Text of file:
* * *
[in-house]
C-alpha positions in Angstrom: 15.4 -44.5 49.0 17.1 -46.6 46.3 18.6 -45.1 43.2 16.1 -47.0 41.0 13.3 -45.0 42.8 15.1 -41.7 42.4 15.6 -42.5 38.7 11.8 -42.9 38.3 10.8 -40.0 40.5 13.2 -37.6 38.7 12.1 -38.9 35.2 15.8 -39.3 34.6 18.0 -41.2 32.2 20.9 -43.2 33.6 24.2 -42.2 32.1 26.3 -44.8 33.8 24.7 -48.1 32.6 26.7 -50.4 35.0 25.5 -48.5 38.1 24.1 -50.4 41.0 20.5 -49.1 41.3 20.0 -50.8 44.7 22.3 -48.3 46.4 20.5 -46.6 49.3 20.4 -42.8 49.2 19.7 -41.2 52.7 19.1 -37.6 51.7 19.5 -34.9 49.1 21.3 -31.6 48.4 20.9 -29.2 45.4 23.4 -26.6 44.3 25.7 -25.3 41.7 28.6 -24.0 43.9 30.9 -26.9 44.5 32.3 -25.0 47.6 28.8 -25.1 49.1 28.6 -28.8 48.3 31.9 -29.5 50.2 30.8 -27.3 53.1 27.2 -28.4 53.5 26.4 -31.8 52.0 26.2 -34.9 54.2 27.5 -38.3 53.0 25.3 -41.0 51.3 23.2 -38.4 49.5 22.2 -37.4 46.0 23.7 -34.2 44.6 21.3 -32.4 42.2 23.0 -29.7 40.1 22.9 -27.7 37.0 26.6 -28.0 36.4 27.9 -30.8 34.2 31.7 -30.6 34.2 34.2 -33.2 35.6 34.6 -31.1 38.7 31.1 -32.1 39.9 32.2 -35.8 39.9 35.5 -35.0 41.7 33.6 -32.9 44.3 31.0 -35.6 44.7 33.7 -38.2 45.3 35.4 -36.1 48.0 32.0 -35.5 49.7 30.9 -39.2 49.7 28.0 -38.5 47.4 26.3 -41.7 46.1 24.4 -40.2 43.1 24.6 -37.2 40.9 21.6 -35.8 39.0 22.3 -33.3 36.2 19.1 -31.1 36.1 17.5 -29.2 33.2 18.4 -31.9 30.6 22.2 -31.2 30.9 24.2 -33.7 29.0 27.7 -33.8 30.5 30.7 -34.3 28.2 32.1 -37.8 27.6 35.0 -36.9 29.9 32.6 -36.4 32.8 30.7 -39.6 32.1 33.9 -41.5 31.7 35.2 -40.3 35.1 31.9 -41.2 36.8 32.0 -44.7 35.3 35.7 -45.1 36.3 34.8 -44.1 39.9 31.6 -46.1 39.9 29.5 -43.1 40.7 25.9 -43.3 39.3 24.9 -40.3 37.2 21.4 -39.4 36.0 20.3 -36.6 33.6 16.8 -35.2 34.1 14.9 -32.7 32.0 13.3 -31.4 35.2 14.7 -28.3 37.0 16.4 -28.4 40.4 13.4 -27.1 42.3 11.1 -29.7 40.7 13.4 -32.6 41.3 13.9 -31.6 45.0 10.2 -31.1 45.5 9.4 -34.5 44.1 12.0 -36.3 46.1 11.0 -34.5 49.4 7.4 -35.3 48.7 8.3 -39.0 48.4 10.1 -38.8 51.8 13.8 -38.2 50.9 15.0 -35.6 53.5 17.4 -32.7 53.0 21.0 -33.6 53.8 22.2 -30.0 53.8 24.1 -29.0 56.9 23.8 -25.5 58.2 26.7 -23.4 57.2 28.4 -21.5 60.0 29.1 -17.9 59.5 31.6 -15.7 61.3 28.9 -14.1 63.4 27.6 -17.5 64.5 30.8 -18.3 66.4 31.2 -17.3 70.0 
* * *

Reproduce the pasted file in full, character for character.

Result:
[in-house]
C-alpha positions in Angstrom: 15.4 -44.5 49.0 17.1 -46.6 46.3 18.6 -45.1 43.2 16.1 -47.0 41.0 13.3 -45.0 42.8 15.1 -41.7 42.4 15.6 -42.5 38.7 11.8 -42.9 38.3 10.8 -40.0 40.5 13.2 -37.6 38.7 12.1 -38.9 35.2 15.8 -39.3 34.6 18.0 -41.2 32.2 20.9 -43.2 33.6 24.2 -42.2 32.1 26.3 -44.8 33.8 24.7 -48.1 32.6 26.7 -50.4 35.0 25.5 -48.5 38.1 24.1 -50.4 41.0 20.5 -49.1 41.3 20.0 -50.8 44.7 22.3 -48.3 46.4 20.5 -46.6 49.3 20.4 -42.8 49.2 19.7 -41.2 52.7 19.1 -37.6 51.7 19.5 -34.9 49.1 21.3 -31.6 48.4 20.9 -29.2 45.4 23.4 -26.6 44.3 25.7 -25.3 41.7 28.6 -24.0 43.9 30.9 -26.9 44.5 32.3 -25.0 47.6 28.8 -25.1 49.1 28.6 -28.8 48.3 31.9 -29.5 50.2 30.8 -27.3 53.1 27.2 -28.4 53.5 26.4 -31.8 52.0 26.2 -34.9 54.2 27.5 -38.3 53.0 25.3 -41.0 51.3 23.2 -38.4 49.5 22.2 -37.4 46.0 23.7 -34.2 44.6 21.3 -32.4 42.2 23.0 -29.7 40.1 22.9 -27.7 37.0 26.6 -28.0 36.4 27.9 -30.8 34.2 31.7 -30.6 34.2 34.2 -33.2 35.6 34.6 -31.1 38.7 31.1 -32.1 39.9 32.2 -35.8 39.9 35.5 -35.0 41.7 33.6 -32.9 44.3 31.0 -35.6 44.7 33.7 -38.2 45.3 35.4 -36.1 48.0 32.0 -35.5 49.7 30.9 -39.2 49.7 28.0 -38.5 47.4 26.3 -41.7 46.1 24.4 -40.2 43.1 24.6 -37.2 40.9 21.6 -35.8 39.0 22.3 -33.3 36.2 19.1 -31.1 36.1 17.5 -29.2 33.2 18.4 -31.9 30.6 22.2 -31.2 30.9 24.2 -33.7 29.0 27.7 -33.8 30.5 30.7 -34.3 28.2 32.1 -37.8 27.6 35.0 -36.9 29.9 32.6 -36.4 32.8 30.7 -39.6 32.1 33.9 -41.5 31.7 35.2 -40.3 35.1 31.9 -41.2 36.8 32.0 -44.7 35.3 35.7 -45.1 36.3 34.8 -44.1 39.9 31.6 -46.1 39.9 29.5 -43.1 40.7 25.9 -43.3 39.3 24.9 -40.3 37.2 21.4 -39.4 36.0 20.3 -36.6 33.6 16.8 -35.2 34.1 14.9 -32.7 32.0 13.3 -31.4 35.2 14.7 -28.3 37.0 16.4 -28.4 40.4 13.4 -27.1 42.3 11.1 -29.7 40.7 13.4 -32.6 41.3 13.9 -31.6 45.0 10.2 -31.1 45.5 9.4 -34.5 44.1 12.0 -36.3 46.1 11.0 -34.5 49.4 7.4 -35.3 48.7 8.3 -39.0 48.4 10.1 -38.8 51.8 13.8 -38.2 50.9 15.0 -35.6 53.5 17.4 -32.7 53.0 21.0 -33.6 53.8 22.2 -30.0 53.8 24.1 -29.0 56.9 23.8 -25.5 58.2 26.7 -23.4 57.2 28.4 -21.5 60.0 29.1 -17.9 59.5 31.6 -15.7 61.3 28.9 -14.1 63.4 27.6 -17.5 64.5 30.8 -18.3 66.4 31.2 -17.3 70.0 